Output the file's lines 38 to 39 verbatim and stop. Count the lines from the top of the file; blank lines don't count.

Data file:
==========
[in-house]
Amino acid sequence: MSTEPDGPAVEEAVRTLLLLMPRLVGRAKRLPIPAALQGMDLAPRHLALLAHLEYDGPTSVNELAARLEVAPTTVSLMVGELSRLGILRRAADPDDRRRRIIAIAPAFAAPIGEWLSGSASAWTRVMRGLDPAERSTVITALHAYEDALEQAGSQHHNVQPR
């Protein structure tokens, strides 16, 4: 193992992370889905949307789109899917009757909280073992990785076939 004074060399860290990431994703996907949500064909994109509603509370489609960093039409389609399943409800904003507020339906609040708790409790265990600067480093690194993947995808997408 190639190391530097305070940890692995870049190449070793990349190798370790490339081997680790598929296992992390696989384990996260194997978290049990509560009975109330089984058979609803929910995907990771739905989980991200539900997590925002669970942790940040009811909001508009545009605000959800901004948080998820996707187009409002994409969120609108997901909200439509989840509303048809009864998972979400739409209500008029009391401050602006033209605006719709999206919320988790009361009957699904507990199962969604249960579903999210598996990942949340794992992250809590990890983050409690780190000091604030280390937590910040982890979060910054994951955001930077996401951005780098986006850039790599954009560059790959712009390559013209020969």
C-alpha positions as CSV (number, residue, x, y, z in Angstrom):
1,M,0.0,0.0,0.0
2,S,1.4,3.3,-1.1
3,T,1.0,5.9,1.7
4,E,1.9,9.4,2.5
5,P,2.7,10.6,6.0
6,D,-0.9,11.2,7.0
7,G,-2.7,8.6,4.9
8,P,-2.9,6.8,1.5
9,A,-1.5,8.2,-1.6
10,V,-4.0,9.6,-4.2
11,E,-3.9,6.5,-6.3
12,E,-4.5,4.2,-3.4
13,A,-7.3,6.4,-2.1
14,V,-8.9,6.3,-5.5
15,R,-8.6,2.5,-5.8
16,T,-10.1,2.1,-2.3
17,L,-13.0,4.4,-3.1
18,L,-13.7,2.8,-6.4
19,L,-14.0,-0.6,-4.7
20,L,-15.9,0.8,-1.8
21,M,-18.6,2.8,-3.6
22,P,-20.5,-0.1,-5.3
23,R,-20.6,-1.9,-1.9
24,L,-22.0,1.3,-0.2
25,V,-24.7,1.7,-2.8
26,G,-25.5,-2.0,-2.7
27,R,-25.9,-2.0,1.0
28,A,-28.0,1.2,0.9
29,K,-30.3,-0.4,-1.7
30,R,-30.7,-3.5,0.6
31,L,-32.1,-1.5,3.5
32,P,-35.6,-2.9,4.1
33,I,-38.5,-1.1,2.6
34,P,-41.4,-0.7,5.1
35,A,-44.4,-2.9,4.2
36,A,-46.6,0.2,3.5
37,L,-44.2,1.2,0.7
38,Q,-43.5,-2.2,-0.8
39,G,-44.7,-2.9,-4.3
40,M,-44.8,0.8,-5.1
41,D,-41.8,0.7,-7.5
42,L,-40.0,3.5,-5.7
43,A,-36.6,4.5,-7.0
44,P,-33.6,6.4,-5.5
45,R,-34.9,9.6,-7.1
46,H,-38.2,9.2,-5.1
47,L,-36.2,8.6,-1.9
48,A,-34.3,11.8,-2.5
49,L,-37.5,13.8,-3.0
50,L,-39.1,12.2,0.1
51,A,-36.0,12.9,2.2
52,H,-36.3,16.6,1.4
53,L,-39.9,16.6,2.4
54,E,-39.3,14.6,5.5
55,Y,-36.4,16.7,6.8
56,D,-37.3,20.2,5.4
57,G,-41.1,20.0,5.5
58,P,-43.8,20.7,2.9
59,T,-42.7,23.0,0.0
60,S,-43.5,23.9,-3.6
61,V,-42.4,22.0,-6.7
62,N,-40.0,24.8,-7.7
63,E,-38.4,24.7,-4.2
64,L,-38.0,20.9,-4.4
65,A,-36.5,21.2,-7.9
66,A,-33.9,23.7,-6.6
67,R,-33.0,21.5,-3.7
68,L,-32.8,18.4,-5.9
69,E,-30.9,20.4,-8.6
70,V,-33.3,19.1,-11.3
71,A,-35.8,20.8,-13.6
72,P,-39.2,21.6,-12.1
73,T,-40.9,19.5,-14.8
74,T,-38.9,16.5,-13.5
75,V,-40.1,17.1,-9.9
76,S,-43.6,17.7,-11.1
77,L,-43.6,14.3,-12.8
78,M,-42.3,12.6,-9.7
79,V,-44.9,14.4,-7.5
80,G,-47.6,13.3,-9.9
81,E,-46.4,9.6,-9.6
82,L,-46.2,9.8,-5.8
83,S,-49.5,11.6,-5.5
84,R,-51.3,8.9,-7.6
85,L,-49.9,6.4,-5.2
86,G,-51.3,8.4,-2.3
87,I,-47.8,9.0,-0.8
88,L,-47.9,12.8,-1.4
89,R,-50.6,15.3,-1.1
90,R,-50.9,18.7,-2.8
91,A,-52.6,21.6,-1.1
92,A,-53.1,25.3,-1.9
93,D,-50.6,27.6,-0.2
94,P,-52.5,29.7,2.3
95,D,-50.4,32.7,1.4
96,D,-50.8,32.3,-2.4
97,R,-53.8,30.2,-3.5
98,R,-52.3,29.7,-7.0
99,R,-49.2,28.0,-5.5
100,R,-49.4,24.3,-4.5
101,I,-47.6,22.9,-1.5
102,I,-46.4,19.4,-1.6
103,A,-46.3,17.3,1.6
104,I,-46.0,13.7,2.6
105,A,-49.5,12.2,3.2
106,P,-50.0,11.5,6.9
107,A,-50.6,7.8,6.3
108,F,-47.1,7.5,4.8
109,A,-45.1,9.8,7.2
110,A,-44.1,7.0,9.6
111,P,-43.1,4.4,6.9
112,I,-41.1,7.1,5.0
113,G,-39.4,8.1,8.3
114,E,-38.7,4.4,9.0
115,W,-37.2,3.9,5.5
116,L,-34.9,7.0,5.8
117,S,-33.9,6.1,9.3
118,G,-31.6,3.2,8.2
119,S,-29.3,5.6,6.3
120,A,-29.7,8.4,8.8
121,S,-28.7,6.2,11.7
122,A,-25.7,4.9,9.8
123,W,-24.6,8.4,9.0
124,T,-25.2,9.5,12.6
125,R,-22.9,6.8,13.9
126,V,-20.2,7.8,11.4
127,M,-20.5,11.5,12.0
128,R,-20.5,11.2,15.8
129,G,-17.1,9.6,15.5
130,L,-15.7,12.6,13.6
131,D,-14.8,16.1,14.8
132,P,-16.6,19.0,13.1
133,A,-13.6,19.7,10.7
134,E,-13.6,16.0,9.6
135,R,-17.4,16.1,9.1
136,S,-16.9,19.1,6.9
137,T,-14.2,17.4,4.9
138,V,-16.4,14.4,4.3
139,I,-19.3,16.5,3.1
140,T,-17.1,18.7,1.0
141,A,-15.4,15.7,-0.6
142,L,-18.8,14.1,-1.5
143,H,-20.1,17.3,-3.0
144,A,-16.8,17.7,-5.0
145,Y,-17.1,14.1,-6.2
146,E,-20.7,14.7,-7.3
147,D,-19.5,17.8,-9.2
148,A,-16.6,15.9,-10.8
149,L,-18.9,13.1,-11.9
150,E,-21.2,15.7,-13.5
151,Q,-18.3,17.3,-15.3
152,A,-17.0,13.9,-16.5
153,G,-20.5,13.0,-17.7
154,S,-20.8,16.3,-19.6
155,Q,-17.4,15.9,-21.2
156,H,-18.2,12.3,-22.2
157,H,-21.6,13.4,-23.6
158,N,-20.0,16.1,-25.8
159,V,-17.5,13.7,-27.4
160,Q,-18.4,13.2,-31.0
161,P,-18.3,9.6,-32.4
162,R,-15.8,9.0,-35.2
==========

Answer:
34,P,-41.4,-0.7,5.1
35,A,-44.4,-2.9,4.2